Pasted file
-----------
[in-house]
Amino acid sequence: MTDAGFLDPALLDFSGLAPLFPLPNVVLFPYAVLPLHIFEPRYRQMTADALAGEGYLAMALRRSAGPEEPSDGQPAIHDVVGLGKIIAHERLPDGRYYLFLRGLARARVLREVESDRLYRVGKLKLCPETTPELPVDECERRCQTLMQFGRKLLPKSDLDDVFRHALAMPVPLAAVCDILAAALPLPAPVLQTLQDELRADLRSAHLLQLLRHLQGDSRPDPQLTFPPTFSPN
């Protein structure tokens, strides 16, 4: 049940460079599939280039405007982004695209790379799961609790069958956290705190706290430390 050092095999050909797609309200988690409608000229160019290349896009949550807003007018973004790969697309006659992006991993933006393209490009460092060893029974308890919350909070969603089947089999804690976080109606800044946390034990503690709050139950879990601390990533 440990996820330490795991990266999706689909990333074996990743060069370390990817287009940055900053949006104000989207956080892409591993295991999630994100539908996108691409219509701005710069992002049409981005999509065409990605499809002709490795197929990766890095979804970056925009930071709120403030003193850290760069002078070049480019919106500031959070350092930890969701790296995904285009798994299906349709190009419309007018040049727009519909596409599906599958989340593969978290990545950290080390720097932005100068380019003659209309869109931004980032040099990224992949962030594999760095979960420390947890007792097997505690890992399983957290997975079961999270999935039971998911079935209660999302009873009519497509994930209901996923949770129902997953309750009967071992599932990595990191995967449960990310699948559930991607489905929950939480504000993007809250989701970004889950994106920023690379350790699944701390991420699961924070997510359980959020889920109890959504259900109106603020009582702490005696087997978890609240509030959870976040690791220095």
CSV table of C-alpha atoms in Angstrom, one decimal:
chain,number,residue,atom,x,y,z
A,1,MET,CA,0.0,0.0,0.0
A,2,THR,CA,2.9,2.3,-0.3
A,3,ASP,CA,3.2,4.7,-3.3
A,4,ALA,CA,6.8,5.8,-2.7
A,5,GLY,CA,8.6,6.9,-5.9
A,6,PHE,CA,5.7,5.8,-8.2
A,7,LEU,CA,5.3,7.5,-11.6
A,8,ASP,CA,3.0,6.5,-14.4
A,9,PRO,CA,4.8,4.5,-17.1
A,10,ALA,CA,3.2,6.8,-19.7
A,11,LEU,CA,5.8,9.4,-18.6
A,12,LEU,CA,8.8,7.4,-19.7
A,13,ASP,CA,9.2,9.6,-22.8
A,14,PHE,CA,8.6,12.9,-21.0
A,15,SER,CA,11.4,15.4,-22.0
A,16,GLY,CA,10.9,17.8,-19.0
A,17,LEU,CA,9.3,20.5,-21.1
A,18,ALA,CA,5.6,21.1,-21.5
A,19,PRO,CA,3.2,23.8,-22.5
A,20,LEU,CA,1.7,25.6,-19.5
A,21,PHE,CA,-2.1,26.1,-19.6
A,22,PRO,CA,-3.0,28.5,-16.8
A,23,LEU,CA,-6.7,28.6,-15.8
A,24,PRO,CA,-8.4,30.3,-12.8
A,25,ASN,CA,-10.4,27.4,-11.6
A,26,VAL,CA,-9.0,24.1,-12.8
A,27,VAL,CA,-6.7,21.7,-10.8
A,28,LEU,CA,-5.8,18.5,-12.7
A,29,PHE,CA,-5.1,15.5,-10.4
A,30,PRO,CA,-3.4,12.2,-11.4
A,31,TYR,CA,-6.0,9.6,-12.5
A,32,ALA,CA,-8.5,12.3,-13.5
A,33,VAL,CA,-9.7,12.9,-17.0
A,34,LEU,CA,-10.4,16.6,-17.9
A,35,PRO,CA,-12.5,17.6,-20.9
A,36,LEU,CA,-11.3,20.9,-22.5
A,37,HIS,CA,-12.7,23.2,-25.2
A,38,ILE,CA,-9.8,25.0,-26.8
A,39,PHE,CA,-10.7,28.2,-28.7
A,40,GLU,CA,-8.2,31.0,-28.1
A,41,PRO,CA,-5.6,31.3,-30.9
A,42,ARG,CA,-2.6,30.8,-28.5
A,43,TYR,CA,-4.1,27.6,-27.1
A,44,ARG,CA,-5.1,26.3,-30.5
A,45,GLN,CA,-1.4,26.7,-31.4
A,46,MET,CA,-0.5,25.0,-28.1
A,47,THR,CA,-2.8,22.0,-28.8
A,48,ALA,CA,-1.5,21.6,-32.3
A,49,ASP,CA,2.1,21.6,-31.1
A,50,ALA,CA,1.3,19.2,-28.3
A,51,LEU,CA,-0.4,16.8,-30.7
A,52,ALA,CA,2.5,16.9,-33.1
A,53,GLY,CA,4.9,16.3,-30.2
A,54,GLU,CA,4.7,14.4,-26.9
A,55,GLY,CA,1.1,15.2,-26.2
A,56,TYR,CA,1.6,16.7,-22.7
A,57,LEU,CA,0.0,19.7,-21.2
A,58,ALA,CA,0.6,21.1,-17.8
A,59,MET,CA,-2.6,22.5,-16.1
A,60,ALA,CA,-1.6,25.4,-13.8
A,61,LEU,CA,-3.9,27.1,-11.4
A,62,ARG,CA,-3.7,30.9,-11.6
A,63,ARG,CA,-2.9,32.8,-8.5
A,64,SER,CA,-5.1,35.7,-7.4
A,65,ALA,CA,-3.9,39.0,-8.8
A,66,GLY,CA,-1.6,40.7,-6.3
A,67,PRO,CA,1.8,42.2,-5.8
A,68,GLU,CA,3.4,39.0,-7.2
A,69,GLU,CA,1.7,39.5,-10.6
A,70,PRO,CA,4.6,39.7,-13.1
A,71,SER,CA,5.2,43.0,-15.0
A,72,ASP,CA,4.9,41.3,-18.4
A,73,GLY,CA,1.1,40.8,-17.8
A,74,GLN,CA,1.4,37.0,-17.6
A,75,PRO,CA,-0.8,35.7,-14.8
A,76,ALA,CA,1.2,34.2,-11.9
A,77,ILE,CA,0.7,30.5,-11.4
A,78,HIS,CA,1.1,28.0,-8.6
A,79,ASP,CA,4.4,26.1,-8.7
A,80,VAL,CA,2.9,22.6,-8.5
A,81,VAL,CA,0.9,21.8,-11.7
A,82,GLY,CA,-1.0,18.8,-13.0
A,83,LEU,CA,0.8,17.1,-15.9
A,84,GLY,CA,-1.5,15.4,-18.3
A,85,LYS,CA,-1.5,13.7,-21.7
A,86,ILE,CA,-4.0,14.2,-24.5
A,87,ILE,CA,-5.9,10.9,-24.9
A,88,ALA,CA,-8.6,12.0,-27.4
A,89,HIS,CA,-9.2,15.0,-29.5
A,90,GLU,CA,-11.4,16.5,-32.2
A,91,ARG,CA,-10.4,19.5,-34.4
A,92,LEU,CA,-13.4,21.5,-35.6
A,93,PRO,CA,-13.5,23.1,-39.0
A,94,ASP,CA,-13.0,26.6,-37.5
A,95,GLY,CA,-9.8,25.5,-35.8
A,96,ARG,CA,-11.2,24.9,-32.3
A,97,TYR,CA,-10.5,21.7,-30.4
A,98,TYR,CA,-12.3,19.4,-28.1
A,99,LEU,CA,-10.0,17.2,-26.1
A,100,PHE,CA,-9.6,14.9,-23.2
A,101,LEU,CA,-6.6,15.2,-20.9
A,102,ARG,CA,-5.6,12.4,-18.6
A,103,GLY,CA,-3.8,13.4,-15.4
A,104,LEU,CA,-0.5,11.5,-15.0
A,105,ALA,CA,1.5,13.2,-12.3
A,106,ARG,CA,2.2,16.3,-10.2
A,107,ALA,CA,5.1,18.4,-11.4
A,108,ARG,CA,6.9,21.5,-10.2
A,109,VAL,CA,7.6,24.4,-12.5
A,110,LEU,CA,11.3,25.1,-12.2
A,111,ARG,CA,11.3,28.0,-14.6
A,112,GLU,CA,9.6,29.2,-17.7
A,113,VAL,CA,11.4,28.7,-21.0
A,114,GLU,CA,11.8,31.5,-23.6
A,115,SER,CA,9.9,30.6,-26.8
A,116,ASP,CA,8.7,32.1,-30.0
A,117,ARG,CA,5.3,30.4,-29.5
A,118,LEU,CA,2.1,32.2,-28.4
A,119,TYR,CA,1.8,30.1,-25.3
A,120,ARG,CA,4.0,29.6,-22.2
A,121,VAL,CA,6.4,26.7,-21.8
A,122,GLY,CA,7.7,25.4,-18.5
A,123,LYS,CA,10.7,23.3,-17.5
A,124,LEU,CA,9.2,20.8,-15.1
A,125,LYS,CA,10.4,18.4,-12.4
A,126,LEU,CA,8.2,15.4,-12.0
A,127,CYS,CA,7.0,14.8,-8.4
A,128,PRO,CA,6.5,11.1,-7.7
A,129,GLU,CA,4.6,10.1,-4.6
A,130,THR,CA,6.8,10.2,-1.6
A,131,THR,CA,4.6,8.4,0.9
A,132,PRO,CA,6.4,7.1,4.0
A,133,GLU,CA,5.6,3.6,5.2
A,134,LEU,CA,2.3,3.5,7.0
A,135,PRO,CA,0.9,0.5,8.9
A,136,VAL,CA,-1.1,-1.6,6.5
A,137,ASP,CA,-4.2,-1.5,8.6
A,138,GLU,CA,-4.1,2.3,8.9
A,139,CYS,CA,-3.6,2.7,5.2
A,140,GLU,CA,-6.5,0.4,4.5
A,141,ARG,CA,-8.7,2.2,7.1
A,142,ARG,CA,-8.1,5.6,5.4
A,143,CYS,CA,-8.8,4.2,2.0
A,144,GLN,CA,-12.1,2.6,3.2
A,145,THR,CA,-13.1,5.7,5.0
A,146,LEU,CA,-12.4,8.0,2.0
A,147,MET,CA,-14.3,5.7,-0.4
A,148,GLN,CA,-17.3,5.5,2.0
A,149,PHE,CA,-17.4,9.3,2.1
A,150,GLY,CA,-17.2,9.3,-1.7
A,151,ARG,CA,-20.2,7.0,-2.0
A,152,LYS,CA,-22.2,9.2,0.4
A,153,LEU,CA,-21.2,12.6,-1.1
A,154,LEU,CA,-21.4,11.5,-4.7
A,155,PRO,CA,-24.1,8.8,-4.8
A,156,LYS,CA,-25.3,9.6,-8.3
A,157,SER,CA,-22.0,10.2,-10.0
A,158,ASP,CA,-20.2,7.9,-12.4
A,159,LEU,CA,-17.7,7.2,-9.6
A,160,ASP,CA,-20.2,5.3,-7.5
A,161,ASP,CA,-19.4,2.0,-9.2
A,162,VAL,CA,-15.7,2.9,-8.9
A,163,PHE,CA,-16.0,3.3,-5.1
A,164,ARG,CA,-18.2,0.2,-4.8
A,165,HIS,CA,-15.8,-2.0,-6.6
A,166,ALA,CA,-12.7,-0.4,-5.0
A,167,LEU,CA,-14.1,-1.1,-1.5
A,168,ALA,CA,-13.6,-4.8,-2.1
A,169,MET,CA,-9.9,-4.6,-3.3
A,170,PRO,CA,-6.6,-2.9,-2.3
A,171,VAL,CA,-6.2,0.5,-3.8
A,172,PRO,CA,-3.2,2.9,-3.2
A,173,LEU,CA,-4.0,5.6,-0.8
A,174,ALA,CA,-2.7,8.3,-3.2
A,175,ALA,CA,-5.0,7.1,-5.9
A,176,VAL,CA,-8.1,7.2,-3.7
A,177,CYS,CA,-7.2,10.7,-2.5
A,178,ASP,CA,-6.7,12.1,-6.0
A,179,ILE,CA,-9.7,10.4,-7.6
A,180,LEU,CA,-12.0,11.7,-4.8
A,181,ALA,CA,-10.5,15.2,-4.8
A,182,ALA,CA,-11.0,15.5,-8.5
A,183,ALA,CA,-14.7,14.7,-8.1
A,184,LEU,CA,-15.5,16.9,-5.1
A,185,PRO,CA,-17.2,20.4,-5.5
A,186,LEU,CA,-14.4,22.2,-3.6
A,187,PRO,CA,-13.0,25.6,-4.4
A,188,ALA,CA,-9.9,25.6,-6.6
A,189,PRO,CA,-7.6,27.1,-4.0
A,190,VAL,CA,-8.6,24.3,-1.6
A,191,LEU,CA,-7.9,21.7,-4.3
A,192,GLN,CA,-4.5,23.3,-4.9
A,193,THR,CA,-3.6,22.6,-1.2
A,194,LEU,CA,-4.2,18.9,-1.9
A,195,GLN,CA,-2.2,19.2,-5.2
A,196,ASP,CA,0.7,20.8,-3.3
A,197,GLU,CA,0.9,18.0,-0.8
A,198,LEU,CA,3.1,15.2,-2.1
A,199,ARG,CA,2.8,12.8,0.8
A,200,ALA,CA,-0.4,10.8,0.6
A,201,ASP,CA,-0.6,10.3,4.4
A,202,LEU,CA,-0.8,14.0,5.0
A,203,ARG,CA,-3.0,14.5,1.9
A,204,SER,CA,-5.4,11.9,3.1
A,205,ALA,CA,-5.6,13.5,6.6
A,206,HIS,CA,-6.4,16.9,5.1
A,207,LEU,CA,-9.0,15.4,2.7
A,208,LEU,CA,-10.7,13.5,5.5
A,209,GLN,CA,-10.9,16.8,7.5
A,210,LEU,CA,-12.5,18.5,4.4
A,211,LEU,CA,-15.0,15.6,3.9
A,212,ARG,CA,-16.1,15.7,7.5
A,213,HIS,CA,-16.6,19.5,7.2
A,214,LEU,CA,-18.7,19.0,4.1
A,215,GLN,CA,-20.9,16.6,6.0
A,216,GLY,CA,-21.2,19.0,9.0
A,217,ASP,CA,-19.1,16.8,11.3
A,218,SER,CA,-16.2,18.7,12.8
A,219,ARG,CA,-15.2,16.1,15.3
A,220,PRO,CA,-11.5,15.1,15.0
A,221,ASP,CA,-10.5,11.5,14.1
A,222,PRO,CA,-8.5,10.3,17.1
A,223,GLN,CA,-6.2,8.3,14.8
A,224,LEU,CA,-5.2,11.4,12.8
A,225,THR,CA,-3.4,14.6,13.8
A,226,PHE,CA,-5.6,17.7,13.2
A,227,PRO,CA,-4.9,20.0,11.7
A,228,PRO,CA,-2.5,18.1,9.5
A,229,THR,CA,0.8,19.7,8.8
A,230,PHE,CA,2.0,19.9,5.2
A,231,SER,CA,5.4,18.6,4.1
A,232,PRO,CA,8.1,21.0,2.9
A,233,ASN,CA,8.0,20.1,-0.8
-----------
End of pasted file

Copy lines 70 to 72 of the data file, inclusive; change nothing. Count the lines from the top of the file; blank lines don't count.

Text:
A,65,ALA,CA,-3.9,39.0,-8.8
A,66,GLY,CA,-1.6,40.7,-6.3
A,67,PRO,CA,1.8,42.2,-5.8